France's CGT union transport section called for the strike to be renewed on 20-Oct-2010 (AFP, 19-Oct-2010). The section covers airport staff and air traffic controllers. Airport staff participated in strike action in the country on 19-Oct-2010, disrupting flights to French airports (Reuters, 19-Oct-2010). Fifty percent of flights to/from Paris Orly were cancelled for the day, while 30% of flights were cancelled at Paris Charles de Gaulle and regional airports. Most cancellations were on short and medium-haul domestic and inter-European flights (Associated Press, 19-Oct-2010). Flights were expected to return to normal on 20-Oct-2010. Protesters also blocked entrances at Bordeaux Airport for several hours during the day. It was the sixth day of nationwide strike action against the French Government’s pension reform plans since Jun-2010. The French Senate is to vote on the proposal this week (Bloomberg, 19-Oct-2010). The country’s eight major unions plan to meet on 21-Oct-2010 to discuss how to continue their action. Cardiff Airport warned (19-Oct-2010) of potential delays for services to France. [more - Cardiff Airport]
French union calls for airport staff to continue strike on 20-Oct-2010
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The vast majority of the Jun-2016 articles – 80% – relate to Europe. A significant source is air traffic control disputes, particularly French ATC. There have also been strikes and/or strike threats involving airport workers and ground handlers. Among European airlines, Air France has generated the most coverage for its ongoing dispute with its pilots, and it may also face a cabin crew strike. Lufthansa has not yet faced a strike by its employees this year, but has not yet reached new agreements with pilots or cabin crew after industrial action last year.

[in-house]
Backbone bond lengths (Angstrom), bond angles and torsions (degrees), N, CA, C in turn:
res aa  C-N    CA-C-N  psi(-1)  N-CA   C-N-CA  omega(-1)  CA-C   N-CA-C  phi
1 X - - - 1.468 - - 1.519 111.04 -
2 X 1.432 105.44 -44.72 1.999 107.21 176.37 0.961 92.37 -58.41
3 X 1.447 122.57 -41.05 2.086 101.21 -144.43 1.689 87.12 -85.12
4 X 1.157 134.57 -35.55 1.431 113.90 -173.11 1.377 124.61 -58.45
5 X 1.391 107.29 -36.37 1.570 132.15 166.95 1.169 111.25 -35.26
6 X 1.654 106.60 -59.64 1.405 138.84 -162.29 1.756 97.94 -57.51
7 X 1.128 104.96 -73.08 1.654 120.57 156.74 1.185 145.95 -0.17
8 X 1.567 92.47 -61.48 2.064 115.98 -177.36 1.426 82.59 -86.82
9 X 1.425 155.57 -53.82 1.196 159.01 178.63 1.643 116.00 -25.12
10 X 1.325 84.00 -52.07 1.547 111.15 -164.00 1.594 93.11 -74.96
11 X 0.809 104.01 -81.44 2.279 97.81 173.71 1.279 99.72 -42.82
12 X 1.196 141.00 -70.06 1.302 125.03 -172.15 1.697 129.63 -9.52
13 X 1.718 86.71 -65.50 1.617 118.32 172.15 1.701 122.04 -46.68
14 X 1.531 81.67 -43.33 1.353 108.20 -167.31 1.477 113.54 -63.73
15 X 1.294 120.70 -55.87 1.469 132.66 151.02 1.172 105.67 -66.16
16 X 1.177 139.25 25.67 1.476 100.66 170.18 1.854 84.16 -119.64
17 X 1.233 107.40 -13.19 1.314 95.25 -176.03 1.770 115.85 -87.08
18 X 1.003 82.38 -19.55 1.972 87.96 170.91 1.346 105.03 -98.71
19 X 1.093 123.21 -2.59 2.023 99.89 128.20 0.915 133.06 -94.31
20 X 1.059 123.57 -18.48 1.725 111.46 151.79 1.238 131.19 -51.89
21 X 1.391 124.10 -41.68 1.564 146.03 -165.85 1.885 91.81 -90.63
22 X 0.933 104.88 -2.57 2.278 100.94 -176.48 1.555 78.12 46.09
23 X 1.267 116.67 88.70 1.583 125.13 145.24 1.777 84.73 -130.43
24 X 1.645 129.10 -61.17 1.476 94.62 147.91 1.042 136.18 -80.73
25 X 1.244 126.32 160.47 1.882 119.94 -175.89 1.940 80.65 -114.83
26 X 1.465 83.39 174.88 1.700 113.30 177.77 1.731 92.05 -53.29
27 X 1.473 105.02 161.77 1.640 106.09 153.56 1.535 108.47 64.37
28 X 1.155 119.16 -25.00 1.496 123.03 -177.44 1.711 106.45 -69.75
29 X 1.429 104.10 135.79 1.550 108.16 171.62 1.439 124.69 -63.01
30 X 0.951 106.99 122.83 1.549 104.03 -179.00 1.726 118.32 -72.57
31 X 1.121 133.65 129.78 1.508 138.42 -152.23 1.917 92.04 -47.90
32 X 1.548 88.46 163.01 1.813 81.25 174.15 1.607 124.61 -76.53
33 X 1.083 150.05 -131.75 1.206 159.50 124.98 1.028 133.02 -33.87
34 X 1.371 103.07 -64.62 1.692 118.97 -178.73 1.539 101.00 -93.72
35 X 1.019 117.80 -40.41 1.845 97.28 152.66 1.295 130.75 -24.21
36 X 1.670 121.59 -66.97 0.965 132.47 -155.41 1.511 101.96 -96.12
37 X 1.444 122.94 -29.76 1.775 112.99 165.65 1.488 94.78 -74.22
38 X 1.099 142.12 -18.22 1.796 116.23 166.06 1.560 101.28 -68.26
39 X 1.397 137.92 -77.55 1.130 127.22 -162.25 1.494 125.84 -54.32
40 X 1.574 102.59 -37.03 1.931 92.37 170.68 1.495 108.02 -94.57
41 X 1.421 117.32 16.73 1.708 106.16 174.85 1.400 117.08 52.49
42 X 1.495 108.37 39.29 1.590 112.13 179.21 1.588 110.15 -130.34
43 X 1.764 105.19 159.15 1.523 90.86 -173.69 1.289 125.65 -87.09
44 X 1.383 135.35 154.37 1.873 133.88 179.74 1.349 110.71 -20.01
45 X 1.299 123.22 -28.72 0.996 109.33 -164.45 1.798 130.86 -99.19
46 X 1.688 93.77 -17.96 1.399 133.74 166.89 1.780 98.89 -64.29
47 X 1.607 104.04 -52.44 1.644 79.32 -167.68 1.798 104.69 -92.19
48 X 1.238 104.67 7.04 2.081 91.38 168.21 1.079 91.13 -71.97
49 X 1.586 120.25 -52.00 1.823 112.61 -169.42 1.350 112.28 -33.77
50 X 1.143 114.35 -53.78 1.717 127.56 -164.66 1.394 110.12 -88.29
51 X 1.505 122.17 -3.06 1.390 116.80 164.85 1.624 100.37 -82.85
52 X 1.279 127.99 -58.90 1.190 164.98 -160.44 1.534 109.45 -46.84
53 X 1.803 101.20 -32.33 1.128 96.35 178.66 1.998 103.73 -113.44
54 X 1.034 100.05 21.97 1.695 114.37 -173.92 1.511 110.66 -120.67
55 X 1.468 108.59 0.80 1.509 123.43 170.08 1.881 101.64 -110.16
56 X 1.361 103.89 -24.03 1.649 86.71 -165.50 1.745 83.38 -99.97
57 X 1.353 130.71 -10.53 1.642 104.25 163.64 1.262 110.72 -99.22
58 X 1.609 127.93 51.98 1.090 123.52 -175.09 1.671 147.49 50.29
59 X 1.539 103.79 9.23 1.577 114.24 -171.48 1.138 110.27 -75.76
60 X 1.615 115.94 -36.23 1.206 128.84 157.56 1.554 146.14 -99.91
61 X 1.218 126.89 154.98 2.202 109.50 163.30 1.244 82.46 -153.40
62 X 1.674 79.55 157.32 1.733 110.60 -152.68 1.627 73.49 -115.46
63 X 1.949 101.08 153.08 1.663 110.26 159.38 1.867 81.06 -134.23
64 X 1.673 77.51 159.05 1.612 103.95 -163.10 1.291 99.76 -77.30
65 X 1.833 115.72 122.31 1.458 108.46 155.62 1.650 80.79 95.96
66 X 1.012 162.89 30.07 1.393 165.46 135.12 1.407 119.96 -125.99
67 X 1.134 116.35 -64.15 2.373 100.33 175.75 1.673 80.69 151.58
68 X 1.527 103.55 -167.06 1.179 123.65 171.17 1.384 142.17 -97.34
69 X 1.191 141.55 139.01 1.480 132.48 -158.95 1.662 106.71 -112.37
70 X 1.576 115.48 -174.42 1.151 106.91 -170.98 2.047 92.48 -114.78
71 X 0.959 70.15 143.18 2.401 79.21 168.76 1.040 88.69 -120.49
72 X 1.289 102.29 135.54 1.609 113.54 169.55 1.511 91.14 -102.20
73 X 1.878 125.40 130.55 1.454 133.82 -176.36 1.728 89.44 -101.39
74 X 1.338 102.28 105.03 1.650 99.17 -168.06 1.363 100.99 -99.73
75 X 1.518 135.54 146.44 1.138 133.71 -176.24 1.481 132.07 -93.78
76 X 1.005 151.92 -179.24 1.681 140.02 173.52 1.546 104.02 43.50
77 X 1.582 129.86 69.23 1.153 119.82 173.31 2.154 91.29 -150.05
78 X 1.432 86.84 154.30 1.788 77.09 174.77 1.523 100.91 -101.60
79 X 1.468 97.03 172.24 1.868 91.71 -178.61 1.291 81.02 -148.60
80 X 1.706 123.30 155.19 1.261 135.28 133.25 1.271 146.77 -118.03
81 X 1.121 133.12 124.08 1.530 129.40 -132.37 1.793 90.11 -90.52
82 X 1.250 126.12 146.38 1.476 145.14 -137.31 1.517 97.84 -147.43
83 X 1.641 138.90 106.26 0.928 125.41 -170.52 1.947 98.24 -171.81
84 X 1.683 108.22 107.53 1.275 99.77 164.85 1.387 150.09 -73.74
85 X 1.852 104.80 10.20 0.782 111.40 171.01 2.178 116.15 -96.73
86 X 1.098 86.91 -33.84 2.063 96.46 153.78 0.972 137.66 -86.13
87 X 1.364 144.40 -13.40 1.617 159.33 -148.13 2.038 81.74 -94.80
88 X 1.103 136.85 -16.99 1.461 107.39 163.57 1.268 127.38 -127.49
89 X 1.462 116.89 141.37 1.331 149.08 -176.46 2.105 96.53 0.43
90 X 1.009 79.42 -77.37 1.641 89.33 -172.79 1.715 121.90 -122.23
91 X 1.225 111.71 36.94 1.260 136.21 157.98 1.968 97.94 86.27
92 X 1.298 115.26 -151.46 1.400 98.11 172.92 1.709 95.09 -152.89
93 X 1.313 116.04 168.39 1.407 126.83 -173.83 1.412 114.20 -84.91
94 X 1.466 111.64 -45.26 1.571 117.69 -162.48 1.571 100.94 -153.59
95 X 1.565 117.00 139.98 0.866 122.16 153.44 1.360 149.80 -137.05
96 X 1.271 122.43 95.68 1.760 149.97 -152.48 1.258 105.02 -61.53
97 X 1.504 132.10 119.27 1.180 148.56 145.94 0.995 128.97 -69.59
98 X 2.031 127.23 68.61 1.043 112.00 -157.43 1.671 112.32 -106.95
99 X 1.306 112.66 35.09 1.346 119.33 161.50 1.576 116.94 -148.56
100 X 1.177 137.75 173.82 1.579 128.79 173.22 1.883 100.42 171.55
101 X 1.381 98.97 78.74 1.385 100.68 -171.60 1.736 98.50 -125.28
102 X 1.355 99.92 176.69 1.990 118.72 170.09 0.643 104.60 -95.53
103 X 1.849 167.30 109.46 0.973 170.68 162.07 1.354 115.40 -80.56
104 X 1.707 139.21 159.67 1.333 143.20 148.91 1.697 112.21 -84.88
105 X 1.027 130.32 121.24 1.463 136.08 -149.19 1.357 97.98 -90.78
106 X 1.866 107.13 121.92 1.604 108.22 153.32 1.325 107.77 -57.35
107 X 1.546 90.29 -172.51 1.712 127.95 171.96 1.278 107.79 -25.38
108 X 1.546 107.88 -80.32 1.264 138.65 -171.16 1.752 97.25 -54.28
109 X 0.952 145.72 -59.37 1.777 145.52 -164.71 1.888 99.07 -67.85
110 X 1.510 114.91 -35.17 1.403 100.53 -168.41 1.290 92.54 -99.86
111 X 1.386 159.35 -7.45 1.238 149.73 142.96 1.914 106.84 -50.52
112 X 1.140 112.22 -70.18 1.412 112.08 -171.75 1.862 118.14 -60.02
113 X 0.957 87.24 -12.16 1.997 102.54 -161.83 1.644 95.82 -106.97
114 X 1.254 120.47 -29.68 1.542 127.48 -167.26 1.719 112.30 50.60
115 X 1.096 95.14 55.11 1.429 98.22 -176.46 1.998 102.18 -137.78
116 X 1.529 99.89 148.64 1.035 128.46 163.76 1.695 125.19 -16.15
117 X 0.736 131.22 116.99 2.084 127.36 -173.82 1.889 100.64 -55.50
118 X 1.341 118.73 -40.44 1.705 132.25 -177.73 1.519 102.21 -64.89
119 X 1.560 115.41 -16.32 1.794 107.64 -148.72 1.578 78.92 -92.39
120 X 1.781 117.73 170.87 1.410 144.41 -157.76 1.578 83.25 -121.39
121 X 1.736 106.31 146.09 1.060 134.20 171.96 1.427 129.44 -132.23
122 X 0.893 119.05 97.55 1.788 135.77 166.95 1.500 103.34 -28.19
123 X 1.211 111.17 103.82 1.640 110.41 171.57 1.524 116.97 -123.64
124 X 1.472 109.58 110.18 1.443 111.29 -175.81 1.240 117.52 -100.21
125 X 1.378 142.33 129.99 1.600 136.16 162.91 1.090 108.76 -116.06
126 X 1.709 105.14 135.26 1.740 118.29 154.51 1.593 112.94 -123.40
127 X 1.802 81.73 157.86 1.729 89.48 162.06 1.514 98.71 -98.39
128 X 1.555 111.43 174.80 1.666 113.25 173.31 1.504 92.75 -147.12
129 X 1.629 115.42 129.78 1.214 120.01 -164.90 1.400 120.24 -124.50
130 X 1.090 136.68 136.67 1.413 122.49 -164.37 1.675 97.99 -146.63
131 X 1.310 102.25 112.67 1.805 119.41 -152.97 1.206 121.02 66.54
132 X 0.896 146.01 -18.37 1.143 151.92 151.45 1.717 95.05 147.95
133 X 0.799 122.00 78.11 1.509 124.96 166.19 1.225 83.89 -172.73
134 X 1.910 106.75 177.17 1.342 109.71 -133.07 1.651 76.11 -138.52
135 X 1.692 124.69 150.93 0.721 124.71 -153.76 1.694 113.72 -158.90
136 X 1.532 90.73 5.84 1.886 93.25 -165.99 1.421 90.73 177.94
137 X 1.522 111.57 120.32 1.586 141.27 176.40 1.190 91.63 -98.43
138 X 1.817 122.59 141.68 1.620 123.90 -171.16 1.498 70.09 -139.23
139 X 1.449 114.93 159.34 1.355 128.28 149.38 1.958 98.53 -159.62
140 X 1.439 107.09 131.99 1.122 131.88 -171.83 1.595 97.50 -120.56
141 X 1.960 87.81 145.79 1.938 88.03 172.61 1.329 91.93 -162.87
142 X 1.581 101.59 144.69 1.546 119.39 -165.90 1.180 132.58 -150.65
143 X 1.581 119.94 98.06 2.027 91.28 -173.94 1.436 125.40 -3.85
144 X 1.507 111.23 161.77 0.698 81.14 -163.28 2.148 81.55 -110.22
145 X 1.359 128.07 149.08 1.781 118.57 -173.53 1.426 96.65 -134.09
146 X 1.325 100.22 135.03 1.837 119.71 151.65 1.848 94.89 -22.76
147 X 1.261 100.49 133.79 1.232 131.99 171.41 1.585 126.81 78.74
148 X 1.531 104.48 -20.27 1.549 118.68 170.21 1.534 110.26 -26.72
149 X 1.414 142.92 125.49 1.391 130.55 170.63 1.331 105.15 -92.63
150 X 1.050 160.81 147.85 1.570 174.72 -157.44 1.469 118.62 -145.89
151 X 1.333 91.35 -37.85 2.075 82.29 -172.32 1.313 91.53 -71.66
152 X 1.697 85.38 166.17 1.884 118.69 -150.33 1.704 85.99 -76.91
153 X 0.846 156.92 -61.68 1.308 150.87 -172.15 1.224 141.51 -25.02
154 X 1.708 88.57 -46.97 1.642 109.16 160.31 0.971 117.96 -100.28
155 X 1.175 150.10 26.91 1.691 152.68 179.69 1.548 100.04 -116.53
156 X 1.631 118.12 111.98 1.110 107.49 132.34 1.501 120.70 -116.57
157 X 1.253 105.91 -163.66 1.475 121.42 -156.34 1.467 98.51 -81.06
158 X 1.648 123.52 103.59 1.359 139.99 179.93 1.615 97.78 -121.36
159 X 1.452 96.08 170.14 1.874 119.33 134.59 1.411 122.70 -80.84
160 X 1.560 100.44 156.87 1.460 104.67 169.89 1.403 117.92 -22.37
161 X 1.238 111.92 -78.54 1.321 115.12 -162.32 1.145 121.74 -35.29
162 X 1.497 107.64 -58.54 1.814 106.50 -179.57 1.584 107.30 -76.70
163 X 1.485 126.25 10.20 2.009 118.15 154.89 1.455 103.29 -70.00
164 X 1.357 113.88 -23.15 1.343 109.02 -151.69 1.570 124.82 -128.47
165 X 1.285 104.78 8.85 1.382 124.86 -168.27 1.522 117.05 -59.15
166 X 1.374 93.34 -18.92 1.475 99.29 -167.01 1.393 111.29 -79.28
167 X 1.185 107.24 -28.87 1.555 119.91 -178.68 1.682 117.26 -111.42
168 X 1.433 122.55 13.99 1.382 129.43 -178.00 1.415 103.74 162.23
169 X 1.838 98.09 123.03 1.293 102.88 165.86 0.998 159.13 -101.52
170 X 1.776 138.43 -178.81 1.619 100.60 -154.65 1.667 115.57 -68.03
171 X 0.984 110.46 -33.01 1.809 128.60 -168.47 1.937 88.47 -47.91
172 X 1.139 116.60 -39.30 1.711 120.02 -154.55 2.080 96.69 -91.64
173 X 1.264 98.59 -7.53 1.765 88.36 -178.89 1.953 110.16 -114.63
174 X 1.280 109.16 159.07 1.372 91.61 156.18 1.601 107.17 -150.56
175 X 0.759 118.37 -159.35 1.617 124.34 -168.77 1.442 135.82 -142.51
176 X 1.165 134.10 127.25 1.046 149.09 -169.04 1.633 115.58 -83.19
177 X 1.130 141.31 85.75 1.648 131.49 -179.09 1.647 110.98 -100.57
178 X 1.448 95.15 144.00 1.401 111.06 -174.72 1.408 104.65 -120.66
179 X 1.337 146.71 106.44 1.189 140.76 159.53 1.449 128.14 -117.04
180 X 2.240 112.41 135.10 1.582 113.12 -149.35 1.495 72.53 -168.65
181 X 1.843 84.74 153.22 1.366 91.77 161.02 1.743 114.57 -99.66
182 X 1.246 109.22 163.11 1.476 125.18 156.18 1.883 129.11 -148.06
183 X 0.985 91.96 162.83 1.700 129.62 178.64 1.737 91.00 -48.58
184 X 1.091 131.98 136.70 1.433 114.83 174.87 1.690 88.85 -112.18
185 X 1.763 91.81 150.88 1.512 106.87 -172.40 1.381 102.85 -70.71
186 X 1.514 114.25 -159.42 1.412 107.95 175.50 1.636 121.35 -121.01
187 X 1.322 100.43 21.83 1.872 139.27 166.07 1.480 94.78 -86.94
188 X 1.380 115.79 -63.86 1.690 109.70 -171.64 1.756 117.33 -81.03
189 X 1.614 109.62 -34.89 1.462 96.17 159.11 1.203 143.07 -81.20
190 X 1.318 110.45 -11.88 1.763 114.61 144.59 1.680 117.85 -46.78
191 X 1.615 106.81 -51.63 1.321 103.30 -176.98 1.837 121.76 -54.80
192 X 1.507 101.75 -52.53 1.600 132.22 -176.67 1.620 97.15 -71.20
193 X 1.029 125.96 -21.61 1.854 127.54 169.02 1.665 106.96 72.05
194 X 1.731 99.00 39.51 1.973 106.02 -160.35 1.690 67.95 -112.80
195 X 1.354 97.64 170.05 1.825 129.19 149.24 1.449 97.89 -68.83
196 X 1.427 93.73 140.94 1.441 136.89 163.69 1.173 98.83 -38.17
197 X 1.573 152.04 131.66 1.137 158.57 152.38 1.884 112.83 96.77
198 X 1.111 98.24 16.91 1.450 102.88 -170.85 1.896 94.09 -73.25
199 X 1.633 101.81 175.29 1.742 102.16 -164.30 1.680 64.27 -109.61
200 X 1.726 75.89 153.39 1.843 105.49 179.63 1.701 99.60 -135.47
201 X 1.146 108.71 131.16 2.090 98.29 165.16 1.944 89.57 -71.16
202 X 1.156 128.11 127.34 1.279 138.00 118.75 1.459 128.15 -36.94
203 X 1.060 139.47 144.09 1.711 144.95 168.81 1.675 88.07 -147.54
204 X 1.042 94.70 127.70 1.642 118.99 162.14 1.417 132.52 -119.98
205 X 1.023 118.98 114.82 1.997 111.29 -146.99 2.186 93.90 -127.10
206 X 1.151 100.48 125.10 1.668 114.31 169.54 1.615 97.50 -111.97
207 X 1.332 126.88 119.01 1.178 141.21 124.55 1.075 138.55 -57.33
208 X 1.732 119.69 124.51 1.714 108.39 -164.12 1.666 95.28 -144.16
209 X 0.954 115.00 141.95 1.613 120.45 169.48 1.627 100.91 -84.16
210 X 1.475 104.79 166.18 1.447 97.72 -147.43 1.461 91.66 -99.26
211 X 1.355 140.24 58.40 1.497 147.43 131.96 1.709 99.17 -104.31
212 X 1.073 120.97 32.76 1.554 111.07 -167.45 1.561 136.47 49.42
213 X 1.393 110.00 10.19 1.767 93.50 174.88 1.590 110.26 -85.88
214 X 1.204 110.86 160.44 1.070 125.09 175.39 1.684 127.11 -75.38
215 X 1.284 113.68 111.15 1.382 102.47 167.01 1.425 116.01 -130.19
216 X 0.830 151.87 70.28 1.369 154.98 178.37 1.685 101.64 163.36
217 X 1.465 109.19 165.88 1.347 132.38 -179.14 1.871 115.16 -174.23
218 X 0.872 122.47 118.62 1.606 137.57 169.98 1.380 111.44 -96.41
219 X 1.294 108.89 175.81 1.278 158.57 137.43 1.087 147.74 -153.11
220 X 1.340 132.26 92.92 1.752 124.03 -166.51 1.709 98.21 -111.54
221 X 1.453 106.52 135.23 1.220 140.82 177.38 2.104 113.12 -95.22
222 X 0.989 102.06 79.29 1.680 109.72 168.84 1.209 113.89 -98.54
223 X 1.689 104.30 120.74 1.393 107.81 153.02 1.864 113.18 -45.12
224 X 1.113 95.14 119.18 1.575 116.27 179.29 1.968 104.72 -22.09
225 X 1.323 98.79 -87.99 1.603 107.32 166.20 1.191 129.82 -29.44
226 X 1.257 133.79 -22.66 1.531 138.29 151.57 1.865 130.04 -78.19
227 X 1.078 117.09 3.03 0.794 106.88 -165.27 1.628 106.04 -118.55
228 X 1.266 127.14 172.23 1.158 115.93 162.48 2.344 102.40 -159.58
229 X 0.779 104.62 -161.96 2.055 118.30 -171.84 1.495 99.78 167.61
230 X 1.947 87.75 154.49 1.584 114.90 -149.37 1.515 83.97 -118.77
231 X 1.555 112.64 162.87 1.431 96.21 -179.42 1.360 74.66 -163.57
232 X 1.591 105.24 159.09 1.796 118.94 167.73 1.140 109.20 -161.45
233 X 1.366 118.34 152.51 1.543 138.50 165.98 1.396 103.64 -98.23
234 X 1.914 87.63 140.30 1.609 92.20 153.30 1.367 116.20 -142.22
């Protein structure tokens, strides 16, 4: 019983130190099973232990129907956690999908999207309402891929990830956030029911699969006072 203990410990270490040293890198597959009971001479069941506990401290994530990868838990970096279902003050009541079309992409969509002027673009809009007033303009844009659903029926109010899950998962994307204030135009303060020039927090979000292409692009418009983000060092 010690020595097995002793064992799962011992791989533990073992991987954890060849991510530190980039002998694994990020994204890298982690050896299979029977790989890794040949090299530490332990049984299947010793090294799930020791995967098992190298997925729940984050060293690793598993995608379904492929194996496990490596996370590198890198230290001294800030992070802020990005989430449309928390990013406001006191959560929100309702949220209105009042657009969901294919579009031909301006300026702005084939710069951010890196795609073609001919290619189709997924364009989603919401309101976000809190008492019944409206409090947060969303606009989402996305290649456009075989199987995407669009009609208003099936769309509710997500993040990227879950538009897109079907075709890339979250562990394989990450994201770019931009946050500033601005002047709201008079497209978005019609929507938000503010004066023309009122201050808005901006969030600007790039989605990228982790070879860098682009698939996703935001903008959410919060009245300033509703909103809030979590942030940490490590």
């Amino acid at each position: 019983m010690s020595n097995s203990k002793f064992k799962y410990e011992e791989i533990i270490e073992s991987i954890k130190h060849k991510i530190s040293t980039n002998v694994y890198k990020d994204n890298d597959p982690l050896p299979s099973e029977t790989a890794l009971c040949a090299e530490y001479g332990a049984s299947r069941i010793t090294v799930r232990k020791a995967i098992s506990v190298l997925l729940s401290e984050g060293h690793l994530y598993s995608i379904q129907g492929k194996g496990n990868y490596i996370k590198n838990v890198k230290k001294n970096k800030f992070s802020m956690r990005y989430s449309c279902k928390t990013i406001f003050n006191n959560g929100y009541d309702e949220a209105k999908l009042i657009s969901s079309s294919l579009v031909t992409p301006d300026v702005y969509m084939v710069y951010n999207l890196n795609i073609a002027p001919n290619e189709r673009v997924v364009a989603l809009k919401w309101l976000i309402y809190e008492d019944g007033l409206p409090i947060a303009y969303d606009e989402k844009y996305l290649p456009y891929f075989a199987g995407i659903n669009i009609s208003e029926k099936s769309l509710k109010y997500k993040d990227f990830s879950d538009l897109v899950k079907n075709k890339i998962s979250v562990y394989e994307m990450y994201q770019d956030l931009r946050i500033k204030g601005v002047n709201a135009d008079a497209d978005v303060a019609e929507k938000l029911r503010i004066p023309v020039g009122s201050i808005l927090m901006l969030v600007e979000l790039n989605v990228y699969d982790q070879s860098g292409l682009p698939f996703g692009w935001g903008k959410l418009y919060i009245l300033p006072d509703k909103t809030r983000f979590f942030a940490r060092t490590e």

History tells us that labour's demands grow as profits rise. The apparent increase in industrial action this year could be a signal of an approaching peak in the airline profit cycle. There are other causes of unrest, such as impending French labour legislation, but the correlation reflects some history.
Airline strikes: 2016 a peak year for Europe's legacy airlines. Wakeup time, as LCCs pick them off
Pilot strikes at Lufthansa. Again. A strike ballot among British Airways cabin crew. A guilty verdict for Air France workers who assaulted an executive during a union protest. These were all headlines in late Nov-2016, following Air France pilot and cabin crew strikes in summer 2016. Labour relations at Europe's three biggest legacy airline groups are an ongoing challenge.
A CAPA report in Jun-2016 highlighted the growing number of articles on CAPA's website mentioning the word 'strike'. It raised the possibility that if the rate continued through the year, 2016 could be the biggest year for strike-related articles since before the global financial crisis. With a little under a month still to go, this year has already comfortably passed this milestone.
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